Friday, June 11, 2010

III Pentecost


Readings are here.

Sermon notes for Holy Communion, Rock Springs.

A reflection in our EfM group and some sermon notes by Robert Cornmer, turned my thoughts to the comparison of the woman and the Pharisee in today's gospel. The two main characters are a study of us in many ways.

The woman comes to Jesus in her poverty. She is at the end of her rope and rushes in all hair and tears to offer everything she has. A woman of the city is a polite way to say a sex worker. Someone who earns her living selling her only commodity - her body. She is an object to be used by whomever has the money to pay, but looked down upon by all those who are the "good" people. She is like us when we are lost - do not know what else to do but turn to God and throw ourselves on the mercy of the one who created us. The person who has lost everything: family, wealth, status, home, mind, body, spirit. We are her when we have no security and no one to turn to, when our lives are out of control.

Simon, the Pharisee, on the other hand, has everything: position, power, wealth, family, even a name. He knows how to move in the circles of power, is respected in the community, a pillar of the synagogue (church). He follows the religious and purity laws in the most righteous of ways. He lives a life that does not encounter "sinners" - he stays in his own group. He is like us when we are feeling control of are lives, when our job and our lives are going well, we have health insurance, our families are not falling apart, when we have it all together.

Jesus comes into the picture as a bridge between these two. He offers his love to both. He asks them to see one another as he sees them. To the woman who comes with nothing he shows compassion and raises her status to a person of faith. For the Pharisee, he shows that although Simon considers himself a person of faith and person with everything - he really has as little as the woman - in fact perhaps less because his faith is built on an illusion of control. Whereas the woman realizes that she has no control in her life. She has so little that she is willing to break all the taboos of her time - coming uninvited into a dinner party of men - unbinding her hair - touching a man public, spending her money on alabaster and ointment. She does not see Simon as a person any more than Simon sees her as a person. They are both objects to one another if they notice at all. Jesus calls each of them to live into their humanity - that human image of God they were created to be.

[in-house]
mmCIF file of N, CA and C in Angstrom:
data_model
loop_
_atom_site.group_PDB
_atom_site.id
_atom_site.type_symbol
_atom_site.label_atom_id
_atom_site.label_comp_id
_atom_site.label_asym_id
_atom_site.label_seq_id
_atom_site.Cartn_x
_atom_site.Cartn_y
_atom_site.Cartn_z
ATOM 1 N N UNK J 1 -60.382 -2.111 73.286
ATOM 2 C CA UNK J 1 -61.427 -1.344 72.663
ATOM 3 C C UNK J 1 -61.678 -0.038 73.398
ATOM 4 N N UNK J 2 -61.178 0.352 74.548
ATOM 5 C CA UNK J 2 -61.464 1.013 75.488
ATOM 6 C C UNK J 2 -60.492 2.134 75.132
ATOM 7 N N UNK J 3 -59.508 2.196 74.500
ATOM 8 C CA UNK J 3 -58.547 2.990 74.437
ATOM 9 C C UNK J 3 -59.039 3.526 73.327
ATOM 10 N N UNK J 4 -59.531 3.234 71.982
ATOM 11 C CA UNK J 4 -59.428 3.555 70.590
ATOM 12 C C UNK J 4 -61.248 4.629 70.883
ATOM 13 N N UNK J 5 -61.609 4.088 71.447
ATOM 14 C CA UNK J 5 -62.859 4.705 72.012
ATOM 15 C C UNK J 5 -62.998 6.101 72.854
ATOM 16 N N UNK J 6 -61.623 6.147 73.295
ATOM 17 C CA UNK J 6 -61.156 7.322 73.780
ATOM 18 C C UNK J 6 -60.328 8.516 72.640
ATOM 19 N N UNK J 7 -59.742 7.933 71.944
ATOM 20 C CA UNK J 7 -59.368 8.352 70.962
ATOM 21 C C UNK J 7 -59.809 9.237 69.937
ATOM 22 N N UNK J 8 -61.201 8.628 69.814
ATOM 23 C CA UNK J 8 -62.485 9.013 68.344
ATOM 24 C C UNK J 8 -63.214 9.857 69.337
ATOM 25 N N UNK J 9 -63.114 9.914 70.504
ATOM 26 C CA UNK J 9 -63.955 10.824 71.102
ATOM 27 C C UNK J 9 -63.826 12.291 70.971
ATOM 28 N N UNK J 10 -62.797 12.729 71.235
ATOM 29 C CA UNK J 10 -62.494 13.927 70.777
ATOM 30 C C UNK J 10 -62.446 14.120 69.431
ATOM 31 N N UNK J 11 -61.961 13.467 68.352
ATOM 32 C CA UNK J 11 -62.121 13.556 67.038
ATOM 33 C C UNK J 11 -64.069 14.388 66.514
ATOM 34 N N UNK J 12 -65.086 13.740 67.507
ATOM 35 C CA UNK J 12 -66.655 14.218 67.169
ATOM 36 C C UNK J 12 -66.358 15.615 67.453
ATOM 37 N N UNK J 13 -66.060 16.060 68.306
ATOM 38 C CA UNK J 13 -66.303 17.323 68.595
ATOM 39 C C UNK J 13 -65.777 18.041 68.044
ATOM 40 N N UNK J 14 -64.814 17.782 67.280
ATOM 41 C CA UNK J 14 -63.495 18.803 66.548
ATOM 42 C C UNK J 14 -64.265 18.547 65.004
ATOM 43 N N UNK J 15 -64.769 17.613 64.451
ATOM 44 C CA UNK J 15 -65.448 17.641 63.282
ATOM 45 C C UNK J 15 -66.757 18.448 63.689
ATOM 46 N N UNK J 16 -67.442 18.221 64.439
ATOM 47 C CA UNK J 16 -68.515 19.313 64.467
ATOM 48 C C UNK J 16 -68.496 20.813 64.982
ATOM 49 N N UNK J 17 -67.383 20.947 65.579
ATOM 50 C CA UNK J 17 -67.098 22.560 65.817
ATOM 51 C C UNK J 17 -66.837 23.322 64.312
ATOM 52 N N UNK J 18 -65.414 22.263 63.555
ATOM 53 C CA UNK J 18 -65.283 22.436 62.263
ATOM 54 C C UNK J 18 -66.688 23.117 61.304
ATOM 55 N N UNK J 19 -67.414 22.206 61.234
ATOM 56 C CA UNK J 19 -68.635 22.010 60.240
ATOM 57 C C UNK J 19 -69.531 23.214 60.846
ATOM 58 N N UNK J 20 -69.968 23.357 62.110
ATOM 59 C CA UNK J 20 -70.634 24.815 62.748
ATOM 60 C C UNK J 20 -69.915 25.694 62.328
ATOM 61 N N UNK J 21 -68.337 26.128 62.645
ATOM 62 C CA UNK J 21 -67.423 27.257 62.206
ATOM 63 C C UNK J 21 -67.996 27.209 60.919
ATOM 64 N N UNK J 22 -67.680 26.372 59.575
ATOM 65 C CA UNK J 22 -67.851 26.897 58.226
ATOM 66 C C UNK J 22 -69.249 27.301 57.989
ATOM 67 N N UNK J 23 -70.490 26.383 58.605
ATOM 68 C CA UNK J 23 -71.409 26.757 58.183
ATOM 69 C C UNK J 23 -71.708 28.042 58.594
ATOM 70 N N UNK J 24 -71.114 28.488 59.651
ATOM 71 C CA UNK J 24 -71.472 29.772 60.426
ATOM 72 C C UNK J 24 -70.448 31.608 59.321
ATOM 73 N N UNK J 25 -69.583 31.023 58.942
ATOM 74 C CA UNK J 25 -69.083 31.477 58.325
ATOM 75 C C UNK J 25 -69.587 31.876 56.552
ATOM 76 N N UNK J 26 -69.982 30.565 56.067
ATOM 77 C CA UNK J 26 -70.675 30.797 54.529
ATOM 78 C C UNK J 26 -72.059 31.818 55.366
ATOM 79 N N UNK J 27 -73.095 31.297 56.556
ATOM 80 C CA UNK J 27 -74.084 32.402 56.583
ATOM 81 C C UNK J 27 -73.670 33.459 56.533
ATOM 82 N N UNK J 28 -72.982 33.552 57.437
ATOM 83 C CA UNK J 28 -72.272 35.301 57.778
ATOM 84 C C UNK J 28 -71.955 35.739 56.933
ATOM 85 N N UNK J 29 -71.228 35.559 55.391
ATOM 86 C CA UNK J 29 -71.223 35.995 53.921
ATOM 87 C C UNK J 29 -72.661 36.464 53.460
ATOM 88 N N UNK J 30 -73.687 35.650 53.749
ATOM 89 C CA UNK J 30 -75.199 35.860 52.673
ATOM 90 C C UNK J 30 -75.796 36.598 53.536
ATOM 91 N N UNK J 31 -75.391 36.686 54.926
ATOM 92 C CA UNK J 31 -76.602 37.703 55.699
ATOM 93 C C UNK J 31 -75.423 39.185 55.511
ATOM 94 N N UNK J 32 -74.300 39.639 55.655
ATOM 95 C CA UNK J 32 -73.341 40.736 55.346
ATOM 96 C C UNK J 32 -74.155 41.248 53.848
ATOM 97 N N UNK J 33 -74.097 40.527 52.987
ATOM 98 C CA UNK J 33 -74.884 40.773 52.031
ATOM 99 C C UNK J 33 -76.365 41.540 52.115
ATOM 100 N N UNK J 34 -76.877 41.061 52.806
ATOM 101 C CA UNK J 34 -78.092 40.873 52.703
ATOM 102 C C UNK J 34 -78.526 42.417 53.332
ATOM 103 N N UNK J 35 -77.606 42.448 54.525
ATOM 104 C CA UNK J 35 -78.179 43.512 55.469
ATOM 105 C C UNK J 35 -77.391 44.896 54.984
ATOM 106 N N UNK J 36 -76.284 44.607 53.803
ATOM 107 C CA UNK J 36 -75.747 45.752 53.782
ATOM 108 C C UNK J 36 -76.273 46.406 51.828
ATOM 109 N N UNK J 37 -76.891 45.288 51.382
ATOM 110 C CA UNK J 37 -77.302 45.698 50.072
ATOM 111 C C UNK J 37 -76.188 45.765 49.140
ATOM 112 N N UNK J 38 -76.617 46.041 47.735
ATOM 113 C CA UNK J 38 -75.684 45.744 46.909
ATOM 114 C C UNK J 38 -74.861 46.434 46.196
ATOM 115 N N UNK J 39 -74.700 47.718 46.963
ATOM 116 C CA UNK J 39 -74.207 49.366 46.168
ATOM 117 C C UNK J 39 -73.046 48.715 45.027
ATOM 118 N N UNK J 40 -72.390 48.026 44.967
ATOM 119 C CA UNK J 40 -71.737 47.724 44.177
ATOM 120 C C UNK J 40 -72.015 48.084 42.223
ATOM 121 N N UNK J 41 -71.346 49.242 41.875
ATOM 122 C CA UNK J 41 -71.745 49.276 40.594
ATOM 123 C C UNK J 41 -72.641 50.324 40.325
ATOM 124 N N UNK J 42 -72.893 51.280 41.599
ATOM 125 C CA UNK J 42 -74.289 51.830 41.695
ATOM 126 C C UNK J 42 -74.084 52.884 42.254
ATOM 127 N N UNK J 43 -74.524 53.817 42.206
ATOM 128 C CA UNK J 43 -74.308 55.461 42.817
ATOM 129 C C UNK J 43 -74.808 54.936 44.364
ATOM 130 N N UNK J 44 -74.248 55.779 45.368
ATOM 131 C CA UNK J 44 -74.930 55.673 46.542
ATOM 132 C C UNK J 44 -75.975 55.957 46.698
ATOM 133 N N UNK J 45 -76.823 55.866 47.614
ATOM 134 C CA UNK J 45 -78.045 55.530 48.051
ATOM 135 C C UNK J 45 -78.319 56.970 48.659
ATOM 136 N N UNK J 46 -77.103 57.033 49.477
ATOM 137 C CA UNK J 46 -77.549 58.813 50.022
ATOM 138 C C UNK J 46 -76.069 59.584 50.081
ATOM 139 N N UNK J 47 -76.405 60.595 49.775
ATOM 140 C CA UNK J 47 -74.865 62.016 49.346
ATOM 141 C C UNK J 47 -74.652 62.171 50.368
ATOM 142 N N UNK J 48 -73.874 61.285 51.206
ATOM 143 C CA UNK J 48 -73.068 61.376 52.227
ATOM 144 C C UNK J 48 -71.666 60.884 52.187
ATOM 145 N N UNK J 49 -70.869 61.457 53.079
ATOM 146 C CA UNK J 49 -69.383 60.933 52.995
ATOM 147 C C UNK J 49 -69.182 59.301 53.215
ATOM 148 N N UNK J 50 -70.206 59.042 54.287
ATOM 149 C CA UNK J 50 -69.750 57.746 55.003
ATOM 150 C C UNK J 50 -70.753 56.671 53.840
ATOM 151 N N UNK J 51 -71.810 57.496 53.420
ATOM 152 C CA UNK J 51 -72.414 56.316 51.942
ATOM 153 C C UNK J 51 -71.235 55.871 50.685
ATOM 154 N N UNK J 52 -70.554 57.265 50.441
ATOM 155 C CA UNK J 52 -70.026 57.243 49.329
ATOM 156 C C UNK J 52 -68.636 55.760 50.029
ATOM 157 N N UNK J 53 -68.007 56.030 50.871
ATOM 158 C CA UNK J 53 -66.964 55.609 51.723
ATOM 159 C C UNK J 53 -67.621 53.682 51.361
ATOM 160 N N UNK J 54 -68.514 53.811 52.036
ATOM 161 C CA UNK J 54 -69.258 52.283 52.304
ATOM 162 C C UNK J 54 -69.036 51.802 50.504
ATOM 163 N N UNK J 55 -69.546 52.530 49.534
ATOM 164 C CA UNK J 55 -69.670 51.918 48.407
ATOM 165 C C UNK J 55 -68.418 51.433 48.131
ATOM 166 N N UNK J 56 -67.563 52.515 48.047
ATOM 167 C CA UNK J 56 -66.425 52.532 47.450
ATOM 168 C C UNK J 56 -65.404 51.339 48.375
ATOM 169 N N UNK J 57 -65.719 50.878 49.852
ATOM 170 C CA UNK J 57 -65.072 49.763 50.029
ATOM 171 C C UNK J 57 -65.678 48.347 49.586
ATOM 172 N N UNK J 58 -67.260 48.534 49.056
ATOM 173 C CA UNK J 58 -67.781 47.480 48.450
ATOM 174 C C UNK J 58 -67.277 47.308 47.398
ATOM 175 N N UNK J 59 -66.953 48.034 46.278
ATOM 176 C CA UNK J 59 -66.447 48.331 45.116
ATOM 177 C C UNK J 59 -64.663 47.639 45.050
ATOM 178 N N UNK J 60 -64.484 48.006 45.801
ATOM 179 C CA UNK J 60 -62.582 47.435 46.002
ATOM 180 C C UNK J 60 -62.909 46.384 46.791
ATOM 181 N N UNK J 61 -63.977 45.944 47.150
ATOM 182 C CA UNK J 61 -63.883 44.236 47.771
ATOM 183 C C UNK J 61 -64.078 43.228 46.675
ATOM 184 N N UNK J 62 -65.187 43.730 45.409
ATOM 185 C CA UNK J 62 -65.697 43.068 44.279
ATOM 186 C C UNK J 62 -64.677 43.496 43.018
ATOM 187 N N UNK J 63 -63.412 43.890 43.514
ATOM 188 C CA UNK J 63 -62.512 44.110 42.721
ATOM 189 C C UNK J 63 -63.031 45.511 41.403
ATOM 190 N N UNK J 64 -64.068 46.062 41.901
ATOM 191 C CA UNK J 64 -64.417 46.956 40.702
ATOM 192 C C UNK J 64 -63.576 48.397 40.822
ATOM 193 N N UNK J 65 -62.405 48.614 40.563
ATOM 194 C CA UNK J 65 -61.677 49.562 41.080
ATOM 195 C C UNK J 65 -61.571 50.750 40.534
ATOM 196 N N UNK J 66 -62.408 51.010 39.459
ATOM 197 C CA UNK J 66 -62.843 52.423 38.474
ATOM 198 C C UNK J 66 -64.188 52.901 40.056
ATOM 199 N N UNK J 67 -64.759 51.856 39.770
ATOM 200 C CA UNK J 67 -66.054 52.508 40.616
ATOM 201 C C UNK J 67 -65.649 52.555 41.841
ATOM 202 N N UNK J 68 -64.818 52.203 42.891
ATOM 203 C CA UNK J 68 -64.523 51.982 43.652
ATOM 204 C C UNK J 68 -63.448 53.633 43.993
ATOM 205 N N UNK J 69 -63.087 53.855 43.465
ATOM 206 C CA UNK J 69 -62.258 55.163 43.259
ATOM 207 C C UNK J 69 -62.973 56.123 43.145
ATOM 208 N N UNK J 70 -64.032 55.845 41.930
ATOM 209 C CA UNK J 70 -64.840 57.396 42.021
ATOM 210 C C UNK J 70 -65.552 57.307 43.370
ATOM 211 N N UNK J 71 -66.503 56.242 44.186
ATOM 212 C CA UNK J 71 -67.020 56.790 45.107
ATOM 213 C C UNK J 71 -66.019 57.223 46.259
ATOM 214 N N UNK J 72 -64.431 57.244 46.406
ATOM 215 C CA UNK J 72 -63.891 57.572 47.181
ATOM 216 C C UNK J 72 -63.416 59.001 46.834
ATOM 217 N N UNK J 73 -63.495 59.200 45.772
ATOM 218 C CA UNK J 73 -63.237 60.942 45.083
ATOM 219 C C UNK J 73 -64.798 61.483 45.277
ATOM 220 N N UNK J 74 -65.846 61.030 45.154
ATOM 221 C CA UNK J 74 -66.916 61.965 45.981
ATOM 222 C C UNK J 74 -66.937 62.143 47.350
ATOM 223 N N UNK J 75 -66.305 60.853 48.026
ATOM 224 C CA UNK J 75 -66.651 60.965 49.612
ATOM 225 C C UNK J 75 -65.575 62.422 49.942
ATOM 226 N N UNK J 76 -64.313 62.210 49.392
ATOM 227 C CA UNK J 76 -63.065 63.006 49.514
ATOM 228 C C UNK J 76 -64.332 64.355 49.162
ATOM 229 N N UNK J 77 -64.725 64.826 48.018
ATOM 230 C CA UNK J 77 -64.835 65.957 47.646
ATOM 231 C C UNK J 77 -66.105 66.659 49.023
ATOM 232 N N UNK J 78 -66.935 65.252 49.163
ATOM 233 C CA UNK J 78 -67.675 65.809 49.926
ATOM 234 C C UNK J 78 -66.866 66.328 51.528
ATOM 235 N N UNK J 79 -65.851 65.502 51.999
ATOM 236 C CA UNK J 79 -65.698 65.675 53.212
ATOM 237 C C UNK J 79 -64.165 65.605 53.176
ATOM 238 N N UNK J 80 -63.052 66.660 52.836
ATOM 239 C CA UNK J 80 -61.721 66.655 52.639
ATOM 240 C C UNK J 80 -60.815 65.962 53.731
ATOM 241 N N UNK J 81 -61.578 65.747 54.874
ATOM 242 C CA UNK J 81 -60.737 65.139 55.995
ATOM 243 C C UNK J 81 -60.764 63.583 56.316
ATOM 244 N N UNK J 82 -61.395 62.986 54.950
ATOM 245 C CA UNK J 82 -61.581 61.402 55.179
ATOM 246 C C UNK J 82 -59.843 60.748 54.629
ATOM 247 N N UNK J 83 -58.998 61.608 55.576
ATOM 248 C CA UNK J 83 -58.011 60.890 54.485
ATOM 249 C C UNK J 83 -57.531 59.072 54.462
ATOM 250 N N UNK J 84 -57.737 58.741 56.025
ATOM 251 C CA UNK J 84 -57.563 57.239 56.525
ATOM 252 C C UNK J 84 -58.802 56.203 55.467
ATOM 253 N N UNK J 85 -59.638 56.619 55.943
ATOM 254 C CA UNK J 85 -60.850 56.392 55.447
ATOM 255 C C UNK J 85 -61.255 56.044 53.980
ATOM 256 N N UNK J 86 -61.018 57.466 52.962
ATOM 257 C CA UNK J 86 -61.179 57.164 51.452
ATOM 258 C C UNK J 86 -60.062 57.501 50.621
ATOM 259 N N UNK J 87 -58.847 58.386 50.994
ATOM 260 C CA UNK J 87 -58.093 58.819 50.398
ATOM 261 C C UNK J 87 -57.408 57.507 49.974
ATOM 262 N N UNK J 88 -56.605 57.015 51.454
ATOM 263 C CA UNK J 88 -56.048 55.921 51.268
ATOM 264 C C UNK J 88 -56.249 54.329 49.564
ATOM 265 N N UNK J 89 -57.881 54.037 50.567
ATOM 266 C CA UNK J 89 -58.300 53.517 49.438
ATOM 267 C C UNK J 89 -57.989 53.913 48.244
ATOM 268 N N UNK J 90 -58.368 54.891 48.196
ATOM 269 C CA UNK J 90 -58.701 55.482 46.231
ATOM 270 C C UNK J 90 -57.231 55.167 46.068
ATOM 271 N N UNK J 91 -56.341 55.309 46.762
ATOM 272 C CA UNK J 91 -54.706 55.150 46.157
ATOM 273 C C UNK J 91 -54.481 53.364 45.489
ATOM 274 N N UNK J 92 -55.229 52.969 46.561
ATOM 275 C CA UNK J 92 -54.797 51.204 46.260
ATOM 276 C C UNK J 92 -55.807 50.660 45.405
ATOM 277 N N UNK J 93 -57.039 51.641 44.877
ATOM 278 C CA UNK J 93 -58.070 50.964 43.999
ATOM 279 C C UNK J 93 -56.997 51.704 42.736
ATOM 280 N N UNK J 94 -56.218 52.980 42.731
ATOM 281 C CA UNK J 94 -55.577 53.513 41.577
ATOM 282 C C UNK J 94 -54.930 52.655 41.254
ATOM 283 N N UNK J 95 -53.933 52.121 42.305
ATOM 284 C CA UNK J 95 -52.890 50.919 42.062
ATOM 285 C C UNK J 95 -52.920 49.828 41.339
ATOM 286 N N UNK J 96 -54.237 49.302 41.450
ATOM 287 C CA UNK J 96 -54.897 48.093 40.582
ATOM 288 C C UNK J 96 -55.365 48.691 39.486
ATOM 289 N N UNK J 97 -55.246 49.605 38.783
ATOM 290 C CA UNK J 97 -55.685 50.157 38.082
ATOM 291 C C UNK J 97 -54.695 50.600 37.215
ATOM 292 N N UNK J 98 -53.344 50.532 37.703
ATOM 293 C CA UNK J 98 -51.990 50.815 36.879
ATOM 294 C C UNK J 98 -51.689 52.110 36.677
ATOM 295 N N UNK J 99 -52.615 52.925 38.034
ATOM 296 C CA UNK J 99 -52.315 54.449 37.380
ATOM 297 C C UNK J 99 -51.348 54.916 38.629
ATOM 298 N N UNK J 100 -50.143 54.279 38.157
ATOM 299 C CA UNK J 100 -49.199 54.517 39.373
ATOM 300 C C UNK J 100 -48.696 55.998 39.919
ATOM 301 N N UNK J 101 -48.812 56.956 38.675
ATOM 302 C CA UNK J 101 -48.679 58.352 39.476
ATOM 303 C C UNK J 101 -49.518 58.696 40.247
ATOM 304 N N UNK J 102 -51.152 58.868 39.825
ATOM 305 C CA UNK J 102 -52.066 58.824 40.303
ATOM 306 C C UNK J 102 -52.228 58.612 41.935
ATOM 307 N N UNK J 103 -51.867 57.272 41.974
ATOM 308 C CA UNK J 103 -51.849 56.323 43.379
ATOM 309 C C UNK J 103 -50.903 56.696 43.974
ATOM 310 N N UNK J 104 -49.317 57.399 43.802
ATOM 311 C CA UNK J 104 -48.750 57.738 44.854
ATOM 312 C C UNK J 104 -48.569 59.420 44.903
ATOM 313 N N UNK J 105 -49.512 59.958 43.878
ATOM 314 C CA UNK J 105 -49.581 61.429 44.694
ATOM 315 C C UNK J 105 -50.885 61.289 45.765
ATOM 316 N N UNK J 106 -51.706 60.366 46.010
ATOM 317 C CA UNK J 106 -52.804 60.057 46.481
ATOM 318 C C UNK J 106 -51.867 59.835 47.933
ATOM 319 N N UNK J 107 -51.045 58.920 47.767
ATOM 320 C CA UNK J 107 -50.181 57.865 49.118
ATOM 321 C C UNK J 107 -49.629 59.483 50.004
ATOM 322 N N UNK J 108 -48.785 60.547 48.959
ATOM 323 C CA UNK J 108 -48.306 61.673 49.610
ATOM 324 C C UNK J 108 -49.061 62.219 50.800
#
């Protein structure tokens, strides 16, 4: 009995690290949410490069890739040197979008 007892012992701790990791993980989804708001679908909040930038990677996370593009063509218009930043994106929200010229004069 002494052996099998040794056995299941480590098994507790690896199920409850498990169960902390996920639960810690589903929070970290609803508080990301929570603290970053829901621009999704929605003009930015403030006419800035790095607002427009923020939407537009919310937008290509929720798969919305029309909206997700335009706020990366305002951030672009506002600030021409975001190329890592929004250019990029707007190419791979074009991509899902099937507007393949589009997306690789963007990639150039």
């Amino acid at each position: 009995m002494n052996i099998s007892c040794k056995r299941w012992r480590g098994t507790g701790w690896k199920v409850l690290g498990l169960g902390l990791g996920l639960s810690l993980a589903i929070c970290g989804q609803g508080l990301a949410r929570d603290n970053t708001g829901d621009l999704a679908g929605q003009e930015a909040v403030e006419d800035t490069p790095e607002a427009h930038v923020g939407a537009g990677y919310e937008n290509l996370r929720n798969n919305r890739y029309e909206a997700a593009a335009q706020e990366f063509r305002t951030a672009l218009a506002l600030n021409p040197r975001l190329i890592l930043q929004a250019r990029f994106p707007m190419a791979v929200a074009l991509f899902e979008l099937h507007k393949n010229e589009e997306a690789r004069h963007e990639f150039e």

Although as individuals we are like both the woman and the Pharisee - as the church, the body of Christ, we are called to be Christ in the world to make spaces for people to see one another as brothers and sisters in Christ - as God's beloved children. Your thrift shop for instance - provides people with clothing that allows them to feel good about their appearance - and it raises funds to support other opportunities for the community. Those who come for clothes and those who provide the clothes are the same in Christ's eyes. We are called to give without condescension but to respect the dignity of each person as we promise in our baptismal covenant. When we get to feeling "holier than thou" - we know we have moved out of following the one who tells us that the leader is the one who serves. We have become our own little gods when we think we have earned our own way - forgetting the gifts we have been given and the support along the way - the doors that have opened for us. When we feel less than others - we have also slipped away from God - that is not the humility of Christ but forgetting that we are the beloved and have a claim on a space of grace as much as any other person.

From today's Collect - the prayer before the readings --
Keep, O Lord, your household the Church in your steadfast faith and love, that through your grace we may proclaim your truth with boldness, and minister your justice with compassion; -- may it be so. May we be a place where all are welcome and all feel the sense dignity and acceptance and the love of God.


additional thought --
I heard our Presiding Bishop quote this recently: The church exists by mission as fire exists by burning. This is our mission - creating spaces of grace - may it be so.

1 comment:

John B. Chilton said...

The sermon I heard centered on "hence" in the sentence, "Therefore, I tell you, her sins, which were many, have been forgiven; hence she has shown great love." The point was her actions were an expression of gratitude for being forgiven -- love in response to love. She was not begging for forgiveness or promising not to sin again.

I shall have to ponder your observation that, "She does not see Simon as a person any more than Simon sees her as a person."